|Ioannes Paulus PP. II|
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Secularism and the Need for Religion
4. How can one not notice the ever-growing existence of religious indifference and atheism in its more varied forms, particularly in its perhaps most widespread form of secularism? Adversely affected by the impressive triumphs of continuing scientific and technological development and above all, fascinated by a very old and yet new temptation, namely, that of wishing to become like God (cf. Gen 3:5) through the use of a liberty without bounds, individuals cut the religious roots that are in their hearts; they forget God, or simply retain him without meaning in their lives, or outrightly reject him, and begin to adore various "idols" of the contemporary world.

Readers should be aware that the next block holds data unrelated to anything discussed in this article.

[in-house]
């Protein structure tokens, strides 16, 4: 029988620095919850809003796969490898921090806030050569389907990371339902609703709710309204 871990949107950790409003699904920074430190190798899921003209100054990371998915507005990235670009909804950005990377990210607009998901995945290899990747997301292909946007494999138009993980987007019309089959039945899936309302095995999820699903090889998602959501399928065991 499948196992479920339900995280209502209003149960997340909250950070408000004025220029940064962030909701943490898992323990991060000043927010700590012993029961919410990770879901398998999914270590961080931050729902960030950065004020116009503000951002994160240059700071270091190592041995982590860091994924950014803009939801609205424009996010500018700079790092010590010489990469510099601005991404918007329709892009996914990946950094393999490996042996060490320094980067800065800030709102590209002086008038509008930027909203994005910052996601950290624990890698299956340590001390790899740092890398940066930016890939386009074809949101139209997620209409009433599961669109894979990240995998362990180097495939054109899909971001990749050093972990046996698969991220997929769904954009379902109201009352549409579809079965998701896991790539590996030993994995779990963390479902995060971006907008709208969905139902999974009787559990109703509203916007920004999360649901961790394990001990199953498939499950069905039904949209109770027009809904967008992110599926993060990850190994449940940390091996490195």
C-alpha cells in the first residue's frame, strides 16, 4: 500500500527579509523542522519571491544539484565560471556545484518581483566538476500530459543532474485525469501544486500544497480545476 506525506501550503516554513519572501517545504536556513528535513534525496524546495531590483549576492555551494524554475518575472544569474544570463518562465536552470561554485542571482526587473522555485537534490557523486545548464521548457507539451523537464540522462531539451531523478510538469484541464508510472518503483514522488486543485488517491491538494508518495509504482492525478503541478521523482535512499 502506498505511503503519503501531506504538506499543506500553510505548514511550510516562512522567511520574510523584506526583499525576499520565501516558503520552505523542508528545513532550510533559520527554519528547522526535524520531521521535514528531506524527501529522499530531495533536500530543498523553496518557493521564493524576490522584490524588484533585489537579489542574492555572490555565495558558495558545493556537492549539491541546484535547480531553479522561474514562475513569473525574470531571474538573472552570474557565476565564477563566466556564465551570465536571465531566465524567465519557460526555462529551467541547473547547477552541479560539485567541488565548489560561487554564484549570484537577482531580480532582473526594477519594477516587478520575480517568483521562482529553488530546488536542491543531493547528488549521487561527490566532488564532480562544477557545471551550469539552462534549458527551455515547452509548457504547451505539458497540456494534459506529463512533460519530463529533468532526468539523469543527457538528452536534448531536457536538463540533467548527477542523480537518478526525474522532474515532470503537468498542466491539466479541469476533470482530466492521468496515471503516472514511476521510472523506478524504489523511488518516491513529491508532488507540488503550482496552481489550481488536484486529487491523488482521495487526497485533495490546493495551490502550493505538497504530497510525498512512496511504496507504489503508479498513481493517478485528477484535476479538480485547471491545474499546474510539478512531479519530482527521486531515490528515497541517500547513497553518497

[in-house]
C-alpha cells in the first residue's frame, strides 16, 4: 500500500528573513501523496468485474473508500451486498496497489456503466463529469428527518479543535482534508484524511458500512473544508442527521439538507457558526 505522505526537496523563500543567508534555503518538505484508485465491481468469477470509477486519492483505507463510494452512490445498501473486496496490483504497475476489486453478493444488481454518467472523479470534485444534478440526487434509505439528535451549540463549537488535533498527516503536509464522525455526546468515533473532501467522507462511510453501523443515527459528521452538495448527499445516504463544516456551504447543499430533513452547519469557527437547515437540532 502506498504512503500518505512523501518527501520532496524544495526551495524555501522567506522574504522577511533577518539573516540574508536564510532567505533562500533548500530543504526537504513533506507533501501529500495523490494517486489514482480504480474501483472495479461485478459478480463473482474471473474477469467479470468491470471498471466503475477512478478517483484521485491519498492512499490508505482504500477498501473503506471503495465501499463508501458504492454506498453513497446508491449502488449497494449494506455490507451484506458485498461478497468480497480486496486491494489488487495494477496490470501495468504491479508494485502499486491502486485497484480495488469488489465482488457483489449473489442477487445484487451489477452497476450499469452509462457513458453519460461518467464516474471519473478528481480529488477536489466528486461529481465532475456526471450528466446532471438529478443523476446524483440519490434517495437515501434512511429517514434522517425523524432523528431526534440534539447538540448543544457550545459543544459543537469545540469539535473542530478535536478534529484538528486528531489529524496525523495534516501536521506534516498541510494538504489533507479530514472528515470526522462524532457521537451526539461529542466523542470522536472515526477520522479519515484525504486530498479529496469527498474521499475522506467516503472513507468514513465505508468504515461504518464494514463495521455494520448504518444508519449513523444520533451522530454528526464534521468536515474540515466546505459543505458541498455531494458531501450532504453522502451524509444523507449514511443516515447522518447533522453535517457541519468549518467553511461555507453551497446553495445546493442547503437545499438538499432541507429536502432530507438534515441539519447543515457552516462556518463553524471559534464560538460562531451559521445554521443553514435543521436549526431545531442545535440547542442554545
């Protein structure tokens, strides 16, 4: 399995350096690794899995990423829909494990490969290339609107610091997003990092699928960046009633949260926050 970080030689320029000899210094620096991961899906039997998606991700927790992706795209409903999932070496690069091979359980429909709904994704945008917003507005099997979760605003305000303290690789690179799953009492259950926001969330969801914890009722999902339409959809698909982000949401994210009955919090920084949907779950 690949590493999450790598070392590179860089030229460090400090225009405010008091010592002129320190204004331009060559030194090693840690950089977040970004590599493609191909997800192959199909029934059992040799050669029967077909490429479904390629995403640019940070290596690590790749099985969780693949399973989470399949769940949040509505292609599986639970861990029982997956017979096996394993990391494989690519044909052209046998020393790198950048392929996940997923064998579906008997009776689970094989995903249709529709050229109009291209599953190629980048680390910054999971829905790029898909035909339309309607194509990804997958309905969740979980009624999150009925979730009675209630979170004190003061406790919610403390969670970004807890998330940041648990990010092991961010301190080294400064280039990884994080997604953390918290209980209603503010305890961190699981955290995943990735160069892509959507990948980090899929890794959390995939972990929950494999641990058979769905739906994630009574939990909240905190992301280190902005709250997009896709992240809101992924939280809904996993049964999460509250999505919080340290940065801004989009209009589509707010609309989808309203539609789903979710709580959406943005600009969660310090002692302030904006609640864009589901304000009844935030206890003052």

The present-day phenomenon of secularism is truly serious, not simply as regards the individual, but in some ways, as regards whole communities, as the Council has already indicated: "Growing numbers of people are abandoning religion in practice"(8). At other times I myself have recalled the phenomenon of de-Christianization that strikes long-standing Christian people and which continually calls for a re-evangelization.
Human longing and the need tor religion, however, are not able to be totally extinguished. When persons in conscience have the courage to face the more serious questions of human existence-particularly questions related to the purpose of life, to suffering and to dying-they are unable to avoid making their own the words of truth uttered by Saint Augustine: "You have made us for yourself, O Lord, and our hearts are restless until they rest in you"(9).In the same manner the present-day world bears witness to this as well, in ever-increasing and impressive ways, through an openness to a spiritual and transcendent outlook towards life, the renewed interest in religious research, the return to a sense of the sacred and to prayer, and the demand for freedom to call upon the name of the Lord.
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